The Baltimore Sun‘s David Zurawik chronicles the increase in production and jobs, along with an approximate $70 brought to the state in his piece “‘House of Cards’ brings Hollywood to Harford County.” He details the massive undertaking of shooting two seasons (26 episodes) with big names attached, including, Oscar winners and nominees Kevin Spacey, director David Fincher and executive producer and screenwriter, Beau Willimon (The Ides of March).
International Women’s Day finally has a global powerhouse to champion, Tina Brown, editor-in-chief of The Daily Beast and Newsweek and one of the greatest women’s voices in the United States and around the world. The Women in the World Summit was launched by Brown and joining with her were Secretary of State Hilary Clinton, Sarah Brown, wife of former UK Prime Minister, Gordon Brown and maternal health advocate, Meryl Streep and Diane von Furstenberg. The gathering included women of all generations talking about issues that rarely make it into the headlines.
Juju Chang led the “Girls Can Change the World” panel with Sarah Brown, Dr. Ida Odinga, wife of Kenyan Prime Minister Raila Odinga, and Shelly Esque discussing the need for a global education plan for all children, especially girls. During the panel, Sarah Brown, a global patron of the White Ribbon Alliance for Safe Motherhood, spoke on the recent release of her campaign launched with her husband to reduce the number of child brides. The report shows that 1.5 million girls are married at age 15 or younger every year but “if that girl is in school, she’s not out there married or facing… any of the other things that might come her way,” says Brown.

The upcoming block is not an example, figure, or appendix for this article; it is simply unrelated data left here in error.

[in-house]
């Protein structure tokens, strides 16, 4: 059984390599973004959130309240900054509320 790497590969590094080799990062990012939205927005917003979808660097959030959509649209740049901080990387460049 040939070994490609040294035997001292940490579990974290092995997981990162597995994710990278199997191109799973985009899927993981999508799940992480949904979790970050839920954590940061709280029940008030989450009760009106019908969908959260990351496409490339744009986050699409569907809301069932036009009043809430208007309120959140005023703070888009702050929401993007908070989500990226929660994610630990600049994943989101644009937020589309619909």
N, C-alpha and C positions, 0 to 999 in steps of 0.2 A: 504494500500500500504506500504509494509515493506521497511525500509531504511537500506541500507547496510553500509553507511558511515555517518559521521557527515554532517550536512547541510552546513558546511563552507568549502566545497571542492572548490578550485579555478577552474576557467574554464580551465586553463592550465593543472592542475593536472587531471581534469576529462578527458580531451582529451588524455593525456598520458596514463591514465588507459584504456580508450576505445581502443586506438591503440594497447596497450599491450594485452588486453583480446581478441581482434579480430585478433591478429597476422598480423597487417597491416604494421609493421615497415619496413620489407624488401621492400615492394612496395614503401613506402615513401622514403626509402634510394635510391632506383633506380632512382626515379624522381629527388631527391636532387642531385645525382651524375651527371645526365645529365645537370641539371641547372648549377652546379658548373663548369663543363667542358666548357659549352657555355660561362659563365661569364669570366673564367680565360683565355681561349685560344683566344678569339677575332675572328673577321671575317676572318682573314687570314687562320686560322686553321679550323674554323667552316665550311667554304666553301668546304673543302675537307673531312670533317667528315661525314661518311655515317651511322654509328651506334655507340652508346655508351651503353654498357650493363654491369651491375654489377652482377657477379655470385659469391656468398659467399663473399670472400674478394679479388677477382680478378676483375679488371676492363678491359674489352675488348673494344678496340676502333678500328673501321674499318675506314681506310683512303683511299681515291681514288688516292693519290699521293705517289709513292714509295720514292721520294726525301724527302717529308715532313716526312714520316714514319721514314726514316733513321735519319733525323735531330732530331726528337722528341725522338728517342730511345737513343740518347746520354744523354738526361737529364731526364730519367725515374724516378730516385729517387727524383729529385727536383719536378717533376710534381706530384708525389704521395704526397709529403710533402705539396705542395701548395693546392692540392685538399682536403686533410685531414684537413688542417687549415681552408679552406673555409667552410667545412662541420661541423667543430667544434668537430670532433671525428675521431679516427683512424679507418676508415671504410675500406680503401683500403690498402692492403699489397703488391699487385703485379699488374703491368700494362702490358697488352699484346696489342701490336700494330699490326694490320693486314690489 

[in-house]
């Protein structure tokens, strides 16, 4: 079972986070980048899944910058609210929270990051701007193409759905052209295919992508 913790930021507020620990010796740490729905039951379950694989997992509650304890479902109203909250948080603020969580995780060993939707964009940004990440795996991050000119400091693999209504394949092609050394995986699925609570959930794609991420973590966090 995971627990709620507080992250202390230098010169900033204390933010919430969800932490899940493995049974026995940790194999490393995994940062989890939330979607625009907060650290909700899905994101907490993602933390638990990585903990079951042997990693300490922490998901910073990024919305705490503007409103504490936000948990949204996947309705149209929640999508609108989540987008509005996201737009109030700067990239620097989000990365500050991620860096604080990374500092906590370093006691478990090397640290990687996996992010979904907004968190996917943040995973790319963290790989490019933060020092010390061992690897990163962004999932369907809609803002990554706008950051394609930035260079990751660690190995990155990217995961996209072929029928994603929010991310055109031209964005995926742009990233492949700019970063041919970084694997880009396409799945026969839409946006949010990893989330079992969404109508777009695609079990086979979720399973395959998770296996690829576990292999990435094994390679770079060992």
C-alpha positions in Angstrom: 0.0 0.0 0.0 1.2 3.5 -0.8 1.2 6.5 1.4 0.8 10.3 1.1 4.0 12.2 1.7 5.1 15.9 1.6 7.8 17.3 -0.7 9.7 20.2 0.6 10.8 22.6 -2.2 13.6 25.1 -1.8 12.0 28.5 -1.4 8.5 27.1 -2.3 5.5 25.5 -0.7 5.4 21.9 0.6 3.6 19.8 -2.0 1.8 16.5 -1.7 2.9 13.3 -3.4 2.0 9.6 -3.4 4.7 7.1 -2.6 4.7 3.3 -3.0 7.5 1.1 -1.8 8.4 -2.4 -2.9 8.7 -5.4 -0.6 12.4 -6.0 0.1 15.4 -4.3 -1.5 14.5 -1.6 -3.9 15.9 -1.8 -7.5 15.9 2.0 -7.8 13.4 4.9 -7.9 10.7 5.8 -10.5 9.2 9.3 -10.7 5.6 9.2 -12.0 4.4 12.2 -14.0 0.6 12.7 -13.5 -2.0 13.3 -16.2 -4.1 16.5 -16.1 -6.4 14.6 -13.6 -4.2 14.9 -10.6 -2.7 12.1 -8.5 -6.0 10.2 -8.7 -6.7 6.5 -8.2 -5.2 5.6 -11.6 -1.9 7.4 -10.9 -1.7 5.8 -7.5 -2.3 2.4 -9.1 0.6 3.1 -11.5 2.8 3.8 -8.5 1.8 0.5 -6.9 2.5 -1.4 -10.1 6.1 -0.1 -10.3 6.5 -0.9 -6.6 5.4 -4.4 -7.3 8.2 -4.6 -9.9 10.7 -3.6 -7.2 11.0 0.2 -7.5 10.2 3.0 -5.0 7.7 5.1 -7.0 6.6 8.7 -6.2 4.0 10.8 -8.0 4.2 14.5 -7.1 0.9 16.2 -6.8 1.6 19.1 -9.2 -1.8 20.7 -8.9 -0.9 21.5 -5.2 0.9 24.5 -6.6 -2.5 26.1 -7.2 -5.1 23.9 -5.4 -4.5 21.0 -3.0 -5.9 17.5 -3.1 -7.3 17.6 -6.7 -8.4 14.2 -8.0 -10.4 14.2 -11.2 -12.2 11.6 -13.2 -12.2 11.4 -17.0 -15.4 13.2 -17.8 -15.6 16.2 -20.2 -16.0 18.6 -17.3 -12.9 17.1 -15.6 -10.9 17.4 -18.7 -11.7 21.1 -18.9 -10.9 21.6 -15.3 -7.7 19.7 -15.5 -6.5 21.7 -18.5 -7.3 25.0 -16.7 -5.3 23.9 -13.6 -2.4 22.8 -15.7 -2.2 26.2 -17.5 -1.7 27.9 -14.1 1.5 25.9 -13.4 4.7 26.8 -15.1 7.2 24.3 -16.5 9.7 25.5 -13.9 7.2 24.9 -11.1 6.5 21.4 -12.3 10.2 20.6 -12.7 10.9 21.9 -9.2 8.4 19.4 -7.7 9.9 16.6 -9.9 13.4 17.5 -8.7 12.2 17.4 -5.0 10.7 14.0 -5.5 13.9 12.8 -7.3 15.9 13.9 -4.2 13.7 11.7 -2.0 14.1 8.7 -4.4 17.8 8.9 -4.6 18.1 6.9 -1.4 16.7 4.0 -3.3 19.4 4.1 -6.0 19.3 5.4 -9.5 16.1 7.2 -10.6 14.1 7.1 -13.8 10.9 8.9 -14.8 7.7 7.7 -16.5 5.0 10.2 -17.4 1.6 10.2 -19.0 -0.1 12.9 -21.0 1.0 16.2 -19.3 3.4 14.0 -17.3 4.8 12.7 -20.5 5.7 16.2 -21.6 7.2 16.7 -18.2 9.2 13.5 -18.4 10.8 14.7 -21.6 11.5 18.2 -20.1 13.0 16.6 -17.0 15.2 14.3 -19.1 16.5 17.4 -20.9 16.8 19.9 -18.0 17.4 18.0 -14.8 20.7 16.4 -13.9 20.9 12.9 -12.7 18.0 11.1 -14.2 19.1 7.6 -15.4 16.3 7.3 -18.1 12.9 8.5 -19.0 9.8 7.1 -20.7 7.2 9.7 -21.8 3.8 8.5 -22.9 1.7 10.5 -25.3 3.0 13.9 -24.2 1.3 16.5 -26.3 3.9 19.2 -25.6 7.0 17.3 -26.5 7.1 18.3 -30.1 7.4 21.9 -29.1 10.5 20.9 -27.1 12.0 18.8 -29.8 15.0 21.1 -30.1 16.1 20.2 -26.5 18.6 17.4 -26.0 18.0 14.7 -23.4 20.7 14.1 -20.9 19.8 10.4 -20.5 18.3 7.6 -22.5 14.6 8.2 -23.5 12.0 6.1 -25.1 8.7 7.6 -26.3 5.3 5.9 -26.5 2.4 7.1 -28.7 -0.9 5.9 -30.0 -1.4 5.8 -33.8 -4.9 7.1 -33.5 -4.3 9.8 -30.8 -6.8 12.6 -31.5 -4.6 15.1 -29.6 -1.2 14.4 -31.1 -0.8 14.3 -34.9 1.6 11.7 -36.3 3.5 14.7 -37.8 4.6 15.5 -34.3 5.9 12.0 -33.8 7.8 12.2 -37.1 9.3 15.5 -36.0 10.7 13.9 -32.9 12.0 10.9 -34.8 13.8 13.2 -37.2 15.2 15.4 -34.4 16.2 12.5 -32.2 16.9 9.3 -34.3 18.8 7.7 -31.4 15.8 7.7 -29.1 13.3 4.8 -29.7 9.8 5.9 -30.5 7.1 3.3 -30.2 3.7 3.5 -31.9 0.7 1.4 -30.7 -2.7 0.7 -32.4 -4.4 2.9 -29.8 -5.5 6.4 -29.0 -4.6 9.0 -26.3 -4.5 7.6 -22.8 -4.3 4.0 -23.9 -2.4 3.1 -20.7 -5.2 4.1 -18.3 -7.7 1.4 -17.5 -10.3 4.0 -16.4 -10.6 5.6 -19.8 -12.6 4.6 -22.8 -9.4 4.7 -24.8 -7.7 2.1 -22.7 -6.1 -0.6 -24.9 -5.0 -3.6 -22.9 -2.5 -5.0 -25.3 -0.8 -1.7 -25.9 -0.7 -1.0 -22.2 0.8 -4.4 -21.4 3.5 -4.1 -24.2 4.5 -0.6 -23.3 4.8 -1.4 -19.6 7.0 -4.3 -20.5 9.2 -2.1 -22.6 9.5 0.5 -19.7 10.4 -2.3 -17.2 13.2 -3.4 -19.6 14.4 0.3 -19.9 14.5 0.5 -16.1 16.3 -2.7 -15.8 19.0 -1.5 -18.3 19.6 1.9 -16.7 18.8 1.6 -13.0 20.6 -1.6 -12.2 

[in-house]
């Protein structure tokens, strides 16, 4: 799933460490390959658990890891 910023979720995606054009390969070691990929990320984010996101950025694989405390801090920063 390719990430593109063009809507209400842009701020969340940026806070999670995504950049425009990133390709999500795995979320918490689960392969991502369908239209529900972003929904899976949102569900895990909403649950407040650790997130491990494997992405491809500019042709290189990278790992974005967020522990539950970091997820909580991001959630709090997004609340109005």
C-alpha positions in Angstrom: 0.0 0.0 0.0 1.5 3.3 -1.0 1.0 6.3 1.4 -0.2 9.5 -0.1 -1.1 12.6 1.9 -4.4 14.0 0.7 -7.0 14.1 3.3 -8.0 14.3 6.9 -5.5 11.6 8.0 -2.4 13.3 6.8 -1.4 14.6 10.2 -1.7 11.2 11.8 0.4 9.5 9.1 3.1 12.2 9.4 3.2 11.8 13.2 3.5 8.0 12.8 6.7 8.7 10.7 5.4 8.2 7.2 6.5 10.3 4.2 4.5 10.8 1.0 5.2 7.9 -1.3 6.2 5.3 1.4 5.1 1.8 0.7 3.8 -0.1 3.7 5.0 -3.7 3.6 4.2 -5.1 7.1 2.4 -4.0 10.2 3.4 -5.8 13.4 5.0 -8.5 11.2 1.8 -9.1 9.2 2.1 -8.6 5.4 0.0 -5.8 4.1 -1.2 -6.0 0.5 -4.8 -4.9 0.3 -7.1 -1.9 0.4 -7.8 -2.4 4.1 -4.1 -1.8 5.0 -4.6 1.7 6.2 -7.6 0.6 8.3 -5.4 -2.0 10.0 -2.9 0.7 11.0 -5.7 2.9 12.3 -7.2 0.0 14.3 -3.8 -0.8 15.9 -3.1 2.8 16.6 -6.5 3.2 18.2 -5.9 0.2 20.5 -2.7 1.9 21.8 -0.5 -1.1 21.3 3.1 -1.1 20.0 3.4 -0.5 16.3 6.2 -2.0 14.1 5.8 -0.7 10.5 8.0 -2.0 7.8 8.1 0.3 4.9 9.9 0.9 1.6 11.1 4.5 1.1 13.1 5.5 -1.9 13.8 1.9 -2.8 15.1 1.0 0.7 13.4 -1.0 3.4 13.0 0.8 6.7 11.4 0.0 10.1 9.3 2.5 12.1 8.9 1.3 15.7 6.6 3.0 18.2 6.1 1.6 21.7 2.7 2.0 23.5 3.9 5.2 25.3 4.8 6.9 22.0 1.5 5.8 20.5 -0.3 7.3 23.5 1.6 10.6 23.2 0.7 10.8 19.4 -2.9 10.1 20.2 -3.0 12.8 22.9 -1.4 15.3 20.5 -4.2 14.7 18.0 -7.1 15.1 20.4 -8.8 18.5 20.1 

Dr. Odinga and Brown also talked about their new initiative, Educators Without Borders, which looks “at the 300,000 children who are coming as refugees across the Somalian border into Kenya [and sets up] an early pilot program to create essentially pop-up schooling” for children who will be there for many years.” They are working with government and non-profits to raise the rates of girls education in post-conflict zones. “Some [children] are as old as 13 years and have never seen the inside of a classroom” said Odinga when talking about the young refugees.
Watch the video of the panel below:
The last day of the conference included an exciting keynote by Secretary of State, Hillary Rodham Clinton who was surprise-introduced by Oscar winner, Meryl Streep. Also in attendance were Angelina Jolie, former house speaker Nancy Pelosi, Oprah, Chelsea Clinton, Barbara Bush, Lauren Bush Lauren, Kim Cattrall, Desiree Gruber and many more!
Check out photos from the exciting events below:
Mike Allen reported in today’s Politico Playbook, that while New Yorkers (who had their premiere two nights ago) thought the new HBO Film Game Change “was a sit-com,” Washington watched it as a documentary. The Newseum was packed with reporters and 2008 campaign staff eager to see the much buzzed about Game Change film based on the book by the same name by John Heilemann and Mark Halperin. Walking the red, or blue rather, carpet were the authors, screen writer Danny Strong, director Jay Roach, and the star of the film, Julianne Moore, who plays Sarah Palin and Sarah Paulson who plays staffer Nicolle Wallace. Also in attendance were veteran producers Gary Goetzman and Tom Hanks, as well as McCain senior campaign strategist, Steve Schmidt who was portrayed by Woody Harrelson in the film.
The film takes place five years ago starting in 2007, following the John McCain campaign through selecting Sarah Palin as his running mate and the struggles and victories within the race. Viewers such as Wolf Blizter praised Moore’s performance - “She did an amazing Sarah Palin. She looked like her, she sounded like her — she was Sarah Palin,” as reported by Politico. Ed Harris as John McCain and Harrelson as Schmidt were also highlights of the film as they played characters carrying the emotional weight of a presidential campaign having to make difficult decisions. The film mixed real news footage of reporters and then candidate Obama with film footage which gave Blitzer, Gwen Ifill and Katie Couric cameos.
Check out more photos from the premiere below: